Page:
Even constitutional laws, modeled on those framed by the Confederate states in America during the reconstruction period after the Civil War to protect freed black American slaves, have never been enforced by the Indian judiciary and legislature, which are dominated by high castes.

This is indeed ironic as one of this century's most recognizable global icons - Mahatma Gandhi - was an Indian who crusaded tirelessly against discrimination based on caste or gender. He ensured that the founding fathers of the Indian constitution made special provisions to grant India's Scheduled Castes, Scheduled Tribes and other Backward Castes special privileges like reservations (up to 33%) in jobs and educational institutes.

So why is there such a hue and cry in India over the UNHRC move? According to experts, the brouhaha has as much to do with politics as with economics and human rights. First, it is not in favor of vested political interests to eliminate the caste system in India as Dalits form a lucrative vote bank. In fact, in a country of a billion-plus population, it would be foolhardy to fritter away this attractive political constituency that dominates large swaths of India.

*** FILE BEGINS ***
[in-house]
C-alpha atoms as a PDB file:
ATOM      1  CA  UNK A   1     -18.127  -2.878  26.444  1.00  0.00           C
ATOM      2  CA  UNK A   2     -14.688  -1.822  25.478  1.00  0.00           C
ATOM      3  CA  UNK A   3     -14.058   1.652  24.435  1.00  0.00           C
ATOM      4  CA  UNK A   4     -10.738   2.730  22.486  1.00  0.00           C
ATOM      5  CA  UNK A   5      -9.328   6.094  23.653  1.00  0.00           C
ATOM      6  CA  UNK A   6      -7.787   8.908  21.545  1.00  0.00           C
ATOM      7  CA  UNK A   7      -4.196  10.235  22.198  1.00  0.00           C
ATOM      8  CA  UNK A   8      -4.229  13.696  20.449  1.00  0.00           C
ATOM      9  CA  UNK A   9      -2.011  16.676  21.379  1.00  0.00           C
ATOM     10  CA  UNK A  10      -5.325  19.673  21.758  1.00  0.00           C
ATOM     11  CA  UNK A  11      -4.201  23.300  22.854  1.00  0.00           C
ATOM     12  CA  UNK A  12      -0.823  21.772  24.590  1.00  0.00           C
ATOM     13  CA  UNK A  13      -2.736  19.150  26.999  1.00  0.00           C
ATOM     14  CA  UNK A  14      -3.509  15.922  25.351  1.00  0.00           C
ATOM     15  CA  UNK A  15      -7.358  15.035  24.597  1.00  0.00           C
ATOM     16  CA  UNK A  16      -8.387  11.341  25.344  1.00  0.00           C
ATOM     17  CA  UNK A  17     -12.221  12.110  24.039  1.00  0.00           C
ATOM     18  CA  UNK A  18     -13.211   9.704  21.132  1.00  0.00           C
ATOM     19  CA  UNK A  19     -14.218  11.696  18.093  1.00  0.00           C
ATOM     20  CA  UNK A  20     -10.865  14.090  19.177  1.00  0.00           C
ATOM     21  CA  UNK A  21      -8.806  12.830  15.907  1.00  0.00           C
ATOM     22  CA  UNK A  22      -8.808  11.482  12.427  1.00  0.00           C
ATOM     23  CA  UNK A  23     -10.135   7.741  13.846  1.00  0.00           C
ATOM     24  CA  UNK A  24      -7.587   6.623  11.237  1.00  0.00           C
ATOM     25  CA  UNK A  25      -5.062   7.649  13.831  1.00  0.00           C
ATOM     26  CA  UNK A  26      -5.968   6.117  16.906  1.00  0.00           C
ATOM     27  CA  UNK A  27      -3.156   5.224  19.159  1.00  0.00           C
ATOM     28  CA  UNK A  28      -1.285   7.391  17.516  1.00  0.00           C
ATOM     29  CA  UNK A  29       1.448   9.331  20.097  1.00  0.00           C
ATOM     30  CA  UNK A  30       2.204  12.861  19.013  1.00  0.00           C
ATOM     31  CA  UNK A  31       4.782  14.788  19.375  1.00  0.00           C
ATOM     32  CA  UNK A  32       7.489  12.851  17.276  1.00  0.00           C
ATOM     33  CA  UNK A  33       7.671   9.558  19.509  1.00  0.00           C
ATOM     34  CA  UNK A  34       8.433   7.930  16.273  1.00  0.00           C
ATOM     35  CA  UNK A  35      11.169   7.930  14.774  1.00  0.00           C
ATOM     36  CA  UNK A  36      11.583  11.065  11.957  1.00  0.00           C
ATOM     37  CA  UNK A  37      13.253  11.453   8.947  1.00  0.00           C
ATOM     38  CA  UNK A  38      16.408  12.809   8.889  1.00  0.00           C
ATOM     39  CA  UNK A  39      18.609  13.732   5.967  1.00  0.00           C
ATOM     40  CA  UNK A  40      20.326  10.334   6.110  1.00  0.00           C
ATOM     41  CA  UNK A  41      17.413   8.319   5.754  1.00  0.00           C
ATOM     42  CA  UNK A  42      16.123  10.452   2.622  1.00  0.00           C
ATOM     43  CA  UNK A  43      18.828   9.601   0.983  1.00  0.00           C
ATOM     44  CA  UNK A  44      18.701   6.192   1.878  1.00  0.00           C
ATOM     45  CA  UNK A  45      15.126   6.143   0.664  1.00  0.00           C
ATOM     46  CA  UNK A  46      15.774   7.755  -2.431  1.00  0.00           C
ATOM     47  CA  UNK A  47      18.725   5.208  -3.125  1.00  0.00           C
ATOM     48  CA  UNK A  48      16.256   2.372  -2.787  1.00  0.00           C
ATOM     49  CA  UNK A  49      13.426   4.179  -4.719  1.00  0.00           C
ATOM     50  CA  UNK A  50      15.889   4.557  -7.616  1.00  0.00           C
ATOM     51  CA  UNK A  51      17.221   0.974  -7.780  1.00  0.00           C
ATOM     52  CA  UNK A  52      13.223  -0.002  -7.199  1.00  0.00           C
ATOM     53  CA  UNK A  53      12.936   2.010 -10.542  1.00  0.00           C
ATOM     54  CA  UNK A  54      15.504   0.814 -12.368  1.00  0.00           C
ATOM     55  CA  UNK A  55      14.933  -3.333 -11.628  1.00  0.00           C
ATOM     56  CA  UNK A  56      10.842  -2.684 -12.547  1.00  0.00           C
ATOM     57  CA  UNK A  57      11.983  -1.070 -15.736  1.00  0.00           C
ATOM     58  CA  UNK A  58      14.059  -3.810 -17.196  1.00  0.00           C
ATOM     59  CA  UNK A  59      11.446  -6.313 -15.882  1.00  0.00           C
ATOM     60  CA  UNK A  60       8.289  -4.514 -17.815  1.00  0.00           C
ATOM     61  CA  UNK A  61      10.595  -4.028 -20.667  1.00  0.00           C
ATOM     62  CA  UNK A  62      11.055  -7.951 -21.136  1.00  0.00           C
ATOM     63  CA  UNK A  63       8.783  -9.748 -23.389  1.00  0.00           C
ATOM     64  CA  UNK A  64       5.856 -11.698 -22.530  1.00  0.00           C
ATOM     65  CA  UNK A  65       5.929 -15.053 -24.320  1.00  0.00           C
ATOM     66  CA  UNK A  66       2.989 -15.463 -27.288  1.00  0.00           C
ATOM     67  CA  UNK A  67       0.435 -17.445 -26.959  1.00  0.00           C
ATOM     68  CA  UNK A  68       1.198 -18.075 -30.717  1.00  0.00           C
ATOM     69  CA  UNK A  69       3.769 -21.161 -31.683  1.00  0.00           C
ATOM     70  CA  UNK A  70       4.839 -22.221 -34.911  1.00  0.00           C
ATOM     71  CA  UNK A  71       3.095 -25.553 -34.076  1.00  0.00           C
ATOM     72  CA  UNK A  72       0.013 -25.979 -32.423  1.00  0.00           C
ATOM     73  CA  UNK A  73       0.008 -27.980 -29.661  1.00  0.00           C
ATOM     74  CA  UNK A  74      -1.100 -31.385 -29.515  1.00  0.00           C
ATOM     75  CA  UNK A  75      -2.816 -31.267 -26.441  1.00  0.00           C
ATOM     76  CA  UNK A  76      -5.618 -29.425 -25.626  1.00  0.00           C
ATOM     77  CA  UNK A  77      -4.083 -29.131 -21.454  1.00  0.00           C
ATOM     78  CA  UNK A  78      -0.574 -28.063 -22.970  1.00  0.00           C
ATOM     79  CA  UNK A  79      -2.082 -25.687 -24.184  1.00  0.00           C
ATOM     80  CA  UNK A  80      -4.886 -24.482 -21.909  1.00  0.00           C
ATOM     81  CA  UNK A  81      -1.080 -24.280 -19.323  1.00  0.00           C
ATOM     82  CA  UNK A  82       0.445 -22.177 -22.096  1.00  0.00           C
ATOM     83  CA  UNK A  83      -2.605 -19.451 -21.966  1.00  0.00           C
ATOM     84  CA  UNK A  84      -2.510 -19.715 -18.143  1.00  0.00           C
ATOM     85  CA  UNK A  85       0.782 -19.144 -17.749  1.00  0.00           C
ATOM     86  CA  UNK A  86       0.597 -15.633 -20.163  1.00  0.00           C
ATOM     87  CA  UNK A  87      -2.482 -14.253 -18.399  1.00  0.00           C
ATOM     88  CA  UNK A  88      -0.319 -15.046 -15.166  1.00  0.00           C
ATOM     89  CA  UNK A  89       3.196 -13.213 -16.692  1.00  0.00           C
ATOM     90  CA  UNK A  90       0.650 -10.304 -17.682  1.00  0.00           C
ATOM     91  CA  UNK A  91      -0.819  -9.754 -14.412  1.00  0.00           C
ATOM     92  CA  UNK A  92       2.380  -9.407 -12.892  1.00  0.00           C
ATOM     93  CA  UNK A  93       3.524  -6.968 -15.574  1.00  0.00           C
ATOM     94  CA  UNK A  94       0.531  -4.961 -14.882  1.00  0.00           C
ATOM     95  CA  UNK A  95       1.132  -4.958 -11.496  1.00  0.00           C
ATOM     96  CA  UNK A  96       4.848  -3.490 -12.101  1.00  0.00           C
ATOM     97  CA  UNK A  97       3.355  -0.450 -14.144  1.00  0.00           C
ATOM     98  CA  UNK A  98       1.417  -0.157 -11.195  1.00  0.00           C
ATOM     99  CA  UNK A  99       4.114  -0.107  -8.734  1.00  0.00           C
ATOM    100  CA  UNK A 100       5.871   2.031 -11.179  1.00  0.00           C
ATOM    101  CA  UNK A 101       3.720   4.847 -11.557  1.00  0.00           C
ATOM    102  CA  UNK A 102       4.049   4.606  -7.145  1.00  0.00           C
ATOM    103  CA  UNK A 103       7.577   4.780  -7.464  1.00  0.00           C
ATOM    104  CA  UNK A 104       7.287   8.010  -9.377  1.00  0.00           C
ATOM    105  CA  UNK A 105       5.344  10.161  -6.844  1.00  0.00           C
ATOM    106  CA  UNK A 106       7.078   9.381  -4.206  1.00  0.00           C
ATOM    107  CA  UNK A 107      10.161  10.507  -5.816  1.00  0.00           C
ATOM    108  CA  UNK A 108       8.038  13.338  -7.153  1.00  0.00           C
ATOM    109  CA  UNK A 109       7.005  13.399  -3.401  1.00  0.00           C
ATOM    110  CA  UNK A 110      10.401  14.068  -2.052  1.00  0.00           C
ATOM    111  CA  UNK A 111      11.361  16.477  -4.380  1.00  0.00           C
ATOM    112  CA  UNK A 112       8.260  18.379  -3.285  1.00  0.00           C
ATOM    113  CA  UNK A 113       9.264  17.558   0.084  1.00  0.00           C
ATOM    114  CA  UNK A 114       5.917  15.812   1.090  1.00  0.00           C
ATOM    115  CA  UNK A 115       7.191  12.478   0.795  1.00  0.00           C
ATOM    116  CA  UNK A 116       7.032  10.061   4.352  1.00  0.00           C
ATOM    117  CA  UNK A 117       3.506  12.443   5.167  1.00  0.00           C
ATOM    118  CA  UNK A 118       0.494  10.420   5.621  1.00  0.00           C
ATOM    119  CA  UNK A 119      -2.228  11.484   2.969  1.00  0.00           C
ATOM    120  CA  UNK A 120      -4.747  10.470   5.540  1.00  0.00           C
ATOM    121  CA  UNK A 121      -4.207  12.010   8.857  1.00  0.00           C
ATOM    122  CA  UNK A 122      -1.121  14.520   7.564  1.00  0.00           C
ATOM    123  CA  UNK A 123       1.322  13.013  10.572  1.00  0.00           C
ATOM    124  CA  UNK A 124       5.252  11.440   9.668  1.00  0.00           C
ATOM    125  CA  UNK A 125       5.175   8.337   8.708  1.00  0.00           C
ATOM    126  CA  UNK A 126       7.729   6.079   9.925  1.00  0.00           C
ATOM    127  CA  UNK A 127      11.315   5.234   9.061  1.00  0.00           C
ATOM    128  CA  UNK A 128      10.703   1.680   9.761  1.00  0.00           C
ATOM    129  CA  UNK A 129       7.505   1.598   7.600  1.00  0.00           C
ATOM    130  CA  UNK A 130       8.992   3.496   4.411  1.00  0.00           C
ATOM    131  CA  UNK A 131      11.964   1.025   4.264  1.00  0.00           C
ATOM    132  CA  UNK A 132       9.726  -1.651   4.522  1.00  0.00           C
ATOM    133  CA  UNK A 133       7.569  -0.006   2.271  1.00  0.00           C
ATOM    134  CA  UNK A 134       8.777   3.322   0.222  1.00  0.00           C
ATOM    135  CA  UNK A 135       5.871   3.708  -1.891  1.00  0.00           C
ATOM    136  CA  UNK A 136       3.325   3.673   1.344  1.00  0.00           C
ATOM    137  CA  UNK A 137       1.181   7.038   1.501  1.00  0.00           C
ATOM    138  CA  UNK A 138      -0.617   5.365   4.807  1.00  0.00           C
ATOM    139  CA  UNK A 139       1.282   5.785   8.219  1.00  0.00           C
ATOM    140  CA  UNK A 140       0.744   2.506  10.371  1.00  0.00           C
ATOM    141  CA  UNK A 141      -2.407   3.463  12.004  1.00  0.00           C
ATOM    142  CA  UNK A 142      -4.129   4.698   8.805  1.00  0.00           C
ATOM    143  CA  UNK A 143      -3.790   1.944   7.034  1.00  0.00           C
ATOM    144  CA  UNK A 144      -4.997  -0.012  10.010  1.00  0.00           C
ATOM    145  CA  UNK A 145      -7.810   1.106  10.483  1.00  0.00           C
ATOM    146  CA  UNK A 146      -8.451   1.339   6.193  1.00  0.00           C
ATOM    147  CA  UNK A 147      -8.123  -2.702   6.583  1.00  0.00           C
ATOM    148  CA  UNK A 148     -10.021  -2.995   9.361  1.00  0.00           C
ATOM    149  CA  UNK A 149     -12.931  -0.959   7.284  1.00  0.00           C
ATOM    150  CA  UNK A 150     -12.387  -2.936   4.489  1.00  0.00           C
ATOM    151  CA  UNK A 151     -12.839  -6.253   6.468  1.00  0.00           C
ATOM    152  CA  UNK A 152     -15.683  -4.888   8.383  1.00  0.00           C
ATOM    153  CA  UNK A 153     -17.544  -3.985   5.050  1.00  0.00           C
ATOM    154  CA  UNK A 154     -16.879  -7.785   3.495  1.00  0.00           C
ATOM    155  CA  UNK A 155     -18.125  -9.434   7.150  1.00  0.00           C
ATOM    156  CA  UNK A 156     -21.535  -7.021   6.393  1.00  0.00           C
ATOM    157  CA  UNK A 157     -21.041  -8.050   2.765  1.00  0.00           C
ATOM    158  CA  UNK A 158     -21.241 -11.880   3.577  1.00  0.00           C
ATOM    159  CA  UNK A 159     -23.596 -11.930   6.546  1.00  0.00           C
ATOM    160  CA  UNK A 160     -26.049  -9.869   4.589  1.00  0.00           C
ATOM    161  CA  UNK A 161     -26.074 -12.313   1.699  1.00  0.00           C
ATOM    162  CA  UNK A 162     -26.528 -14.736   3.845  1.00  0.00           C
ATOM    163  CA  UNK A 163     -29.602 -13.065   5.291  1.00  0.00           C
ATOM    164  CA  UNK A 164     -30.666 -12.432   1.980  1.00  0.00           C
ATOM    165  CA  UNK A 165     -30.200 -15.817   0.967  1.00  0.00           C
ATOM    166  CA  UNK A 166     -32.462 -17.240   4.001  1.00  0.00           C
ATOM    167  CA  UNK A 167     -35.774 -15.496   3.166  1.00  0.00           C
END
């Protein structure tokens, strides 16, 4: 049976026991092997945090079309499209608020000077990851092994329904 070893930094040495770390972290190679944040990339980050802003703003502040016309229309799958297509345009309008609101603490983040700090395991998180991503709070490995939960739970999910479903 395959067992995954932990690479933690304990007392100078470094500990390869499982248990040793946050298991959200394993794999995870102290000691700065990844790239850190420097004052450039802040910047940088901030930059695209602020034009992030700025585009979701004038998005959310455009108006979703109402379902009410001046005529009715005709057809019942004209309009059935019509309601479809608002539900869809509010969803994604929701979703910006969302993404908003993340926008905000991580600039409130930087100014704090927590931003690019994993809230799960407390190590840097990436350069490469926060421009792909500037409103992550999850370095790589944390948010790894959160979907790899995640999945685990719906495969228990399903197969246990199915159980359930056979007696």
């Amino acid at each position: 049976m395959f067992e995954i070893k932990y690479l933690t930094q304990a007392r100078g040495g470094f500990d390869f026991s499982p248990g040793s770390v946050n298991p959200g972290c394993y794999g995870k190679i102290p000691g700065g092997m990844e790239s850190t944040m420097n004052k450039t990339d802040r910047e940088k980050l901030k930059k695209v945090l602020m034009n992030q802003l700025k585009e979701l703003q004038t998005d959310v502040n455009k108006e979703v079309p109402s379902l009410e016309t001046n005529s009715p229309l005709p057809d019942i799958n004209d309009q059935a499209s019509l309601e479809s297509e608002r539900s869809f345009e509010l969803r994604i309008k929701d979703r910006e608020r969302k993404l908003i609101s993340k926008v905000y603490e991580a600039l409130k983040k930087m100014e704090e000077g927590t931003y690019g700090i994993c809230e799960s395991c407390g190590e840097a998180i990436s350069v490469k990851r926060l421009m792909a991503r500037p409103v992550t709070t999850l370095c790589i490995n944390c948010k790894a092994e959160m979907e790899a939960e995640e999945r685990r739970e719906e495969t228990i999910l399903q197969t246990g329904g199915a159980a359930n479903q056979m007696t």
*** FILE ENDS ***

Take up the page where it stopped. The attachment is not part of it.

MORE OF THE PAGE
The prime example is India's most populous state of Uttar Pradesh (population: 190 million) which has 403 electoral constituencies. Though there are no official figures available, it is estimated that the country's largest number of Dalits - probably half - reside here. The results are clear; currently the state is ruled by the powerful Dalit-dominated Bahujan Samaj Party, helmed by its redoubtable chief minister Mayawati, who was ranked by Forbes magazine in 2008 at 59 on its world's most powerful women list.

In 1995, at age 39, Mayawati was the youngest politician elected to the post of chief minister and was also the first Dalit to head a state government. She may well trail-blaze again as India's first Dalit prime minister as she goes about building an alliance with India's Brahmins, augmenting the Dalits' pan-India footprint. (In June, Meira Kumar was elected the first Dalit woman ever as parliament speaker.)